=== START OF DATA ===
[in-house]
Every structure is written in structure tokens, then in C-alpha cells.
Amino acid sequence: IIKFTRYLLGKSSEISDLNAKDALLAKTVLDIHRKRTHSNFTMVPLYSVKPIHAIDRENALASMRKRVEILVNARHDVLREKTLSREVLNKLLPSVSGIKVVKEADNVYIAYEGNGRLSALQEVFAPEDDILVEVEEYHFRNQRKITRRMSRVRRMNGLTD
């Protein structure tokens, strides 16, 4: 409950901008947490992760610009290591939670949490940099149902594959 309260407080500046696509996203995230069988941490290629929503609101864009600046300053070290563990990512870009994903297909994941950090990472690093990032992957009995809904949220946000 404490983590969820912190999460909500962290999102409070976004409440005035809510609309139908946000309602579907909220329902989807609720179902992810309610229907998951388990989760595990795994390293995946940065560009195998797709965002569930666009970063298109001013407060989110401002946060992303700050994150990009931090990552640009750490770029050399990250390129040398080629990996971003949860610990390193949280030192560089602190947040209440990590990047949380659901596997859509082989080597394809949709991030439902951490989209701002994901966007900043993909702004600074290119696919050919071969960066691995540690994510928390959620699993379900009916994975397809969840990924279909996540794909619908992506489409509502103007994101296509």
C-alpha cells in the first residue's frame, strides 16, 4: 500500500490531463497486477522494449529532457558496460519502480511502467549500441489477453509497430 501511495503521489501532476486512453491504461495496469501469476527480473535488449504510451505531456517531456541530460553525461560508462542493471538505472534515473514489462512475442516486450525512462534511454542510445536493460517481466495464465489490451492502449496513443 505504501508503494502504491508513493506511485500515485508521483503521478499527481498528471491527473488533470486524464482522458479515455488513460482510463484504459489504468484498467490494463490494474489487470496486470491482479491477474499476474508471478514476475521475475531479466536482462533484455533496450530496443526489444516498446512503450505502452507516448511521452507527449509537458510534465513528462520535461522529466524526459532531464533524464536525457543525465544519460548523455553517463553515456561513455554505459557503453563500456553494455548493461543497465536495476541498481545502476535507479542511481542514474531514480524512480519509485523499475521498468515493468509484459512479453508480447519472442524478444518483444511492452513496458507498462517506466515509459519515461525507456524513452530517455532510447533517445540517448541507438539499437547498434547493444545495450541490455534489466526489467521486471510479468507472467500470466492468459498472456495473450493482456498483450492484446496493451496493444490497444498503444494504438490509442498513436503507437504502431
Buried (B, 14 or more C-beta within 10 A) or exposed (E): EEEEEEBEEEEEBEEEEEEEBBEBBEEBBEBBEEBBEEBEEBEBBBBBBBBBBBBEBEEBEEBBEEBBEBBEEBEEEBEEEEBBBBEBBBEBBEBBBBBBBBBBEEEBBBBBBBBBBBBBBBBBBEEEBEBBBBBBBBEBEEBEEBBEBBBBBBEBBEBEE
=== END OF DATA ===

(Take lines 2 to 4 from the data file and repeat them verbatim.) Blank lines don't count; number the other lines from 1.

Every structure is written in structure tokens, then in C-alpha cells.
Amino acid sequence: IIKFTRYLLGKSSEISDLNAKDALLAKTVLDIHRKRTHSNFTMVPLYSVKPIHAIDRENALASMRKRVEILVNARHDVLREKTLSREVLNKLLPSVSGIKVVKEADNVYIAYEGNGRLSALQEVFAPEDDILVEVEEYHFRNQRKITRRMSRVRRMNGLTD
């Protein structure tokens, strides 16, 4: 409950901008947490992760610009290591939670949490940099149902594959 309260407080500046696509996203995230069988941490290629929503609101864009600046300053070290563990990512870009994903297909994941950090990472690093990032992957009995809904949220946000 404490983590969820912190999460909500962290999102409070976004409440005035809510609309139908946000309602579907909220329902989807609720179902992810309610229907998951388990989760595990795994390293995946940065560009195998797709965002569930666009970063298109001013407060989110401002946060992303700050994150990009931090990552640009750490770029050399990250390129040398080629990996971003949860610990390193949280030192560089602190947040209440990590990047949380659901596997859509082989080597394809949709991030439902951490989209701002994901966007900043993909702004600074290119696919050919071969960066691995540690994510928390959620699993379900009916994975397809969840990924279909996540794909619908992506489409509502103007994101296509």